BEIRUT: With the World Cup set to kick off in Brazil, serious fans are wondering where the best place to watch the games will be. There are multiple factors to consider in choosing the right spot: outdoor vs. indoor, posh vs. popular, how close you can hope to get to a screen to actually see the game, to name a few.
But for those who want a taste of Brazilian spirit with their football, drink options must also be considered. In fact, forget options – nothing is more Brazilian than a caipirinha.
The national drink of Brazil, a caipirinha is a relatively simple concoction: muddle a few chunks of lime in sugar, add cachaca and crushed ice, and voila.
The key ingredient, cachaca (pronounced ka-sha-sa), is a Brazilian spirit distilled from cane sugar, often compared to rum, though not in Brazil. While rum is distilled from molasses, cachaca is derived from fresh sugar cane, which distillers say gives it a fresher, fruitier taste.
“Cachaca has a strong alcohol content and a nice perfume – a spicy caramel that can be good in many drinks,” said Nino Aramouni, a mixologist at Gemmayzeh’s Dragonfly bar.
While there are plenty of cachaca brands – Dragonfly carries four – Aramouni insists that when making a caipirinha, the cheaper the cachaca, the better.
- 6 cl cachaca
- 9 cl guava juice
- Splash of triple sec
Pour guava and triple sec into a shaker. Fill the shaker with ice and add Leblon Cachaca. Shake vigorously. Serve in a martini glass. Garnish with a rose petal.
Courtesy of Leblon Cachaca
However, Bernard Daher, head bartender at Gatsby Pub in Downtown’s Uruguay Street, says that higher-end brands are quite popular.
“Sagatiba Gold, aged in barrels of special wood, is good in a caipirinha, but is often ordered straight, with no ice, like a fine whiskey,” Daher said.
With caipirinhas, there are variations. Brazilians, who seem to drink it like water, consuming 1.3 billion liters annually, would consider any cachaca-fruit juice combination to be a variation of the “caipi.”
Dragonfly offers three types of caipirinhas: classic, fresh fruit, and a “Campirinha” with Campari. The bar’s most creative option using the Brazilian spirit is Rio’s rosemary, a combination of melon, cachaca, sour mix and rosemary. They also use cachaca in their SOHO iced tea.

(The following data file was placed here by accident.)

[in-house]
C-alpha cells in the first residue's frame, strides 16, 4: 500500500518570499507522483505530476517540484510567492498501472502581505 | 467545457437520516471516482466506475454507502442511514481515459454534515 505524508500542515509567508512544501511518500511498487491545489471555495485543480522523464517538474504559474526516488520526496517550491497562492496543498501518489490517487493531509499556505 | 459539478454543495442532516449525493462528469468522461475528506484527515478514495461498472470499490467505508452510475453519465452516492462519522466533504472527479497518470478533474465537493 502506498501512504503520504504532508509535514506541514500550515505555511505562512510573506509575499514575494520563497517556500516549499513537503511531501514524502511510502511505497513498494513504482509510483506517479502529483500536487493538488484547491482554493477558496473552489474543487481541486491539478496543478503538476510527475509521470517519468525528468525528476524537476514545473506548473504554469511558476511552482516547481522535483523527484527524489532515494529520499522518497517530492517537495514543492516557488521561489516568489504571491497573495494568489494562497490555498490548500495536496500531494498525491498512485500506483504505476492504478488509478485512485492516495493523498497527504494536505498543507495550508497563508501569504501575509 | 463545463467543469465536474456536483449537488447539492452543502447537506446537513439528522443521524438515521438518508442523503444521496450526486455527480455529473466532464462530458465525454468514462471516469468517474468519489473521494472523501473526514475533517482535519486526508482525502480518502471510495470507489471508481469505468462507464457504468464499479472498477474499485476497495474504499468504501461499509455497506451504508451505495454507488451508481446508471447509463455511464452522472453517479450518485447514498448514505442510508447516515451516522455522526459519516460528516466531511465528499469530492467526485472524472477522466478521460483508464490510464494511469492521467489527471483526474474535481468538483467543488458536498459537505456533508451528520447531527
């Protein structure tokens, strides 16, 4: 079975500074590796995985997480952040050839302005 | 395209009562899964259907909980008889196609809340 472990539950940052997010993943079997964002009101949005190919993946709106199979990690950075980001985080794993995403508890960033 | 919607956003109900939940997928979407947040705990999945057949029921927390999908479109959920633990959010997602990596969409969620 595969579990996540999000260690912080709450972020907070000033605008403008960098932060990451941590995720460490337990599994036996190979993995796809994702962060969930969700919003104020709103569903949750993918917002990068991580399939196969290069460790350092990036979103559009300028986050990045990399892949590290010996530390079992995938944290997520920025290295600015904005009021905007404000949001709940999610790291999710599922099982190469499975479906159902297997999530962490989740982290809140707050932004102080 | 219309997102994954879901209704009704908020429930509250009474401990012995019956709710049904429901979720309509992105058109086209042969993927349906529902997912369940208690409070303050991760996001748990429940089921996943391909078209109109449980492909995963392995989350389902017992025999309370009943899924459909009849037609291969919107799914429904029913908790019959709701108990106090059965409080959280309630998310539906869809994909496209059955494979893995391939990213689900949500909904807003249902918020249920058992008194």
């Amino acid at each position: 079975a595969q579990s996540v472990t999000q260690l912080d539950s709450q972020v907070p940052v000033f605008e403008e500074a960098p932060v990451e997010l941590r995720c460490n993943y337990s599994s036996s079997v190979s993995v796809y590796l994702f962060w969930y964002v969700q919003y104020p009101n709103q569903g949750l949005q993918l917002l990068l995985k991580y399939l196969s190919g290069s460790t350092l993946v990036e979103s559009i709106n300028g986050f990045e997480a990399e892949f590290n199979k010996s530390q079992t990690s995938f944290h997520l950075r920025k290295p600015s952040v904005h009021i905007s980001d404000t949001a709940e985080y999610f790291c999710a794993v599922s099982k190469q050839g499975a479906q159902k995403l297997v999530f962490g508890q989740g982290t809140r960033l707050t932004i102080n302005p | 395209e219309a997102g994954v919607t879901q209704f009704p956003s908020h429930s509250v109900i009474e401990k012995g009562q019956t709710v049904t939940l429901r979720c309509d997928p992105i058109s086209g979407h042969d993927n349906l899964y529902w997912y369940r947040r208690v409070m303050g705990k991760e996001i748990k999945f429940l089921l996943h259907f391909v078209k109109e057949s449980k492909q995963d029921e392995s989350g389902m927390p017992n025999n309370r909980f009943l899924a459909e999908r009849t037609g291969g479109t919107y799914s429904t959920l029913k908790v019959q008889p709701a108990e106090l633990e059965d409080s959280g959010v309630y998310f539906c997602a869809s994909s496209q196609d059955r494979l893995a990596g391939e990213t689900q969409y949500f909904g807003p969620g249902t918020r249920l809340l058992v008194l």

Aramouni, a diehard Brazil fan, is hoping to install a new flat screen TV so that customers can enjoy the games from the bar.
Roody Khalil, bartender at Coop d’etat on the roof of Saifi Urban Gardens, is gearing up for the World Cup crowds.
After figuring out where to mount the screens and how to get a legal connection to show the games, his biggest challenge is finding limes. The bar’s supplier imports limes from Mexico, where supplies have been unsteady, reportedly due to drug cartel interference with the trade. The New York Times reported this spring that the price in the United States had quadrupled between February and March. In Beirut, the price has jumped – though not that high.
“The price has shot up from LL11,000 to LL25,000 per kilo,” he complained, “but these lime crises happen all the time.”
Khalil has never been to Brazil, but he has had many Brazilians come to him.
“Every 40 days, we have a ship arrive in Beirut Port filled with Brazilian beef. The crew gets a couple days of R&R and comes looking for caipirinhas,” he said. “They actually prefer lemons over limes and prefer the cheapest cachaca on offer. Seems back home they drink caipirinhas like tea, just adding lemons and sugar to taste.”
It seems there is some debate over exactly how to handle the muddling of citrus and sugar.
“My Brazilian friends keep muddling lemon and sugar until they get something that looks like a puree. But if you’re using limes, don’t over-pound them. It will make the drink bitter,” Khalil said.
However and wherever you drink your caipirinhas this month, watch out – they can pack quite a punch.
“Some bartenders cut the pour to 3 cl because the alcohol content in the cachaca is so strong,” Aramouni said, before quickly adding: “but we put 5 cl in all our cocktails.”